On 2002-04-09 13:44, kingrollo wrote:
Well, all open source controversy aside, the very same forums (fora?) worked fine last week, so it's the server issue not the forum code. Unless it's a scalability issue (okay, egghead mode off).
On 2002-04-09 18:26, gwalla wrote:
The official word seems to be that phpBB is just slower, because all pages (including thread pages) are now CGIs and require a database lookup, while UBB stored threads in flat HTML files.
On 2002-04-10 01:37, *Kludge* wrote:
That would be the case if it wasn't for the fact that AFAIK, the keenspot server isn't running mod_perl - and even if it was, I'm not sure UBB can take advantage of it.
The short and long of this is: the executable that runs PHP scripts is built into the web server, and only has to be started once. The executable that runs the perl scripts that UBB uses isn't built into the web server, and has to be started every time someone calls a script. So - the time it takes to start 1 process versus the time it takes to start lots of processes.
In theory, this overhead can put a greater load on the webserver than generating a page each time with PHP does.
On 2002-04-10 19:51, gwalla wrote:
But you're ignoring the major point: while calling a script in UBB may have more overhead, you call scripts *less often*. Thread pages in UBB are flat HTML files, served up like any other HTML file, with no preprocessing necessary--all of the modification is done when a new post is submitted. In phpBB, however, just loading a thread page (not even posting to it) has to run a script (which has to access an SQL database). Even with the script preloaded, the processor and I/O-access overhead of running a CGI is more than that of serving up a flat file.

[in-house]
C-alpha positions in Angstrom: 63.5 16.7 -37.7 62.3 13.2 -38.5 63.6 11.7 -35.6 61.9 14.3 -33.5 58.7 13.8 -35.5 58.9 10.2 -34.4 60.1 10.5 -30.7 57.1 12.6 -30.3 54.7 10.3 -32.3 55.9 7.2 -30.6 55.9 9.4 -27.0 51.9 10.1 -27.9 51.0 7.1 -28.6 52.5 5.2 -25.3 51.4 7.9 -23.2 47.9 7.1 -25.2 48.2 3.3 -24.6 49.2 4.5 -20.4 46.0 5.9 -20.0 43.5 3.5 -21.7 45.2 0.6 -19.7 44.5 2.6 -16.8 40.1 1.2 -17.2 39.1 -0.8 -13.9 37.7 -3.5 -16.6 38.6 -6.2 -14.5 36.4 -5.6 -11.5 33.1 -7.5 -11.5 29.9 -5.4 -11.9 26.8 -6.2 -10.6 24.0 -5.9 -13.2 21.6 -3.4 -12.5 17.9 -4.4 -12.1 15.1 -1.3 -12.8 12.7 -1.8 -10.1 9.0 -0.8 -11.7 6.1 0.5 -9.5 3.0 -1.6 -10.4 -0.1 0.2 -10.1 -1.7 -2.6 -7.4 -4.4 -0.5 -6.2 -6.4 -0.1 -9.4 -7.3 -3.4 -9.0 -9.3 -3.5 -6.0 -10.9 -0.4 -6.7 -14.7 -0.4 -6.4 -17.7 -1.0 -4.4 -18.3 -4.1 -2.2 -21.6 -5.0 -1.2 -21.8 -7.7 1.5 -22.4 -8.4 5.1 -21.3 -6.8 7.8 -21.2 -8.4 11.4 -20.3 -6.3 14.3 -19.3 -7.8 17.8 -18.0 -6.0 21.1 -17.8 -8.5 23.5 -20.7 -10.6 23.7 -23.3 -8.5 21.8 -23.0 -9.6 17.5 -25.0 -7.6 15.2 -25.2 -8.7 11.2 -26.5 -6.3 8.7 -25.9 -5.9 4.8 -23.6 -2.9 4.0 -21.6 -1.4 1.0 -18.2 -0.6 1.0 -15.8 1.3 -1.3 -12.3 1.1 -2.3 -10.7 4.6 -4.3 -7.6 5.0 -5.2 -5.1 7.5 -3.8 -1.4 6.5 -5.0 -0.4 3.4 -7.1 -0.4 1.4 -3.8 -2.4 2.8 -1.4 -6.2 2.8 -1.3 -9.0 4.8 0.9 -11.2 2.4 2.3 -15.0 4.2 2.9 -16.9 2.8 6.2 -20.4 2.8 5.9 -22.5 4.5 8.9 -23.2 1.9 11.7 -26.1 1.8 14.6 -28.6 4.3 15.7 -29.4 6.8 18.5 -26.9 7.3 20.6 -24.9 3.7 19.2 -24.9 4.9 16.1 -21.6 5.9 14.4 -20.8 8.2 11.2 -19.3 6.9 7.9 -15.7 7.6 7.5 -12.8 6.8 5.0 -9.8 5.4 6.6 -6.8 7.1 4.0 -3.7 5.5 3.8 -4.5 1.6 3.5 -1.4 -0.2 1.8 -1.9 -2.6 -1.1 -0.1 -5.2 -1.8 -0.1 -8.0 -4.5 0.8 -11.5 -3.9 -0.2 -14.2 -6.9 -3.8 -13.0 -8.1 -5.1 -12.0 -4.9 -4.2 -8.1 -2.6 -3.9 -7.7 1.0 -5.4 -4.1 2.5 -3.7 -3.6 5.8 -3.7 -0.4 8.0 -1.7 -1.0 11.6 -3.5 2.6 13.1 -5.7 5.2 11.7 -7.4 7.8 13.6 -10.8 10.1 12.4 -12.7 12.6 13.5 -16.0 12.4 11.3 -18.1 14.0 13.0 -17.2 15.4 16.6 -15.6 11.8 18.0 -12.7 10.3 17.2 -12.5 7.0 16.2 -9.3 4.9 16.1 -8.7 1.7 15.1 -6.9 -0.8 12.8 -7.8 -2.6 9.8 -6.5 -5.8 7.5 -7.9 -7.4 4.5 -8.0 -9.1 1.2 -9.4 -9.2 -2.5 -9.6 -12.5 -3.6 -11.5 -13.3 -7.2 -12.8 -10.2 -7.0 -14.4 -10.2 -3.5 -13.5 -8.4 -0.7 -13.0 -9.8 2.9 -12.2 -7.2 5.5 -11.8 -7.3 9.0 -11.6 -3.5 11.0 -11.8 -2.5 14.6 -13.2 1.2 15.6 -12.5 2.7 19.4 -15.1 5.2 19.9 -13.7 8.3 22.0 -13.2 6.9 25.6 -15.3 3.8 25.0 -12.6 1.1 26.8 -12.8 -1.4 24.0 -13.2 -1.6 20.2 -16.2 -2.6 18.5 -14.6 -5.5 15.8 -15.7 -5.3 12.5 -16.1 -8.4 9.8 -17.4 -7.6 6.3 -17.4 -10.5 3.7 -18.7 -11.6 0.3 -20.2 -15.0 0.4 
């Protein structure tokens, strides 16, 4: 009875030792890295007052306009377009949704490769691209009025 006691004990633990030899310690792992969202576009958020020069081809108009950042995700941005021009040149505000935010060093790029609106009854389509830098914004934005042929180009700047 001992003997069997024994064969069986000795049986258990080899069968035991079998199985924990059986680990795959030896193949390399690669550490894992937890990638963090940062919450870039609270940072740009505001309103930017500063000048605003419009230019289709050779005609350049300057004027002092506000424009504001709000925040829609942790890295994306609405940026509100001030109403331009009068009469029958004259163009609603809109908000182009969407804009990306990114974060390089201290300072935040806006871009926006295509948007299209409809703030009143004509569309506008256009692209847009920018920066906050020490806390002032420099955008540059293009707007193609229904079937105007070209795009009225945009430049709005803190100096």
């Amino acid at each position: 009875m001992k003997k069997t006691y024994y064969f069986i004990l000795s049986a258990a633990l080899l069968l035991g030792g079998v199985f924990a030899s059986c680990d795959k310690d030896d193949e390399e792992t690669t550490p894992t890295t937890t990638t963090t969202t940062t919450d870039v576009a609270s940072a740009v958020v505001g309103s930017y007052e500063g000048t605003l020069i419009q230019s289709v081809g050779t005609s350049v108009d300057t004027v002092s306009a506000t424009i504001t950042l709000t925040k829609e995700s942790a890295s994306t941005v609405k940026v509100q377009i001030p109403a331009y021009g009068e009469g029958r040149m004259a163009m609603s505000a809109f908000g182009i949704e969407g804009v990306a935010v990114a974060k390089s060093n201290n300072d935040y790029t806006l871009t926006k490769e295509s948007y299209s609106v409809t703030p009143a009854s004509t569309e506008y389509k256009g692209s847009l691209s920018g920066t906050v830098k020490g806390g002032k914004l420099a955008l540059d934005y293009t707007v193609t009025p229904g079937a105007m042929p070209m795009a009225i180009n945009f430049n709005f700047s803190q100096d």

On 2002-04-11 01:41, *Kludge* wrote:
It's not always as cut-and-dried as that. Although it's quicker to serve pure HTML, it's often not that much quicker. Static pages don't magically teleport themselves from the server's disk to the browser. If the bottleneck is disk I/O (as it often is), the overhead in processing the file before it goes out of the door, so to speak, can often be negligible.
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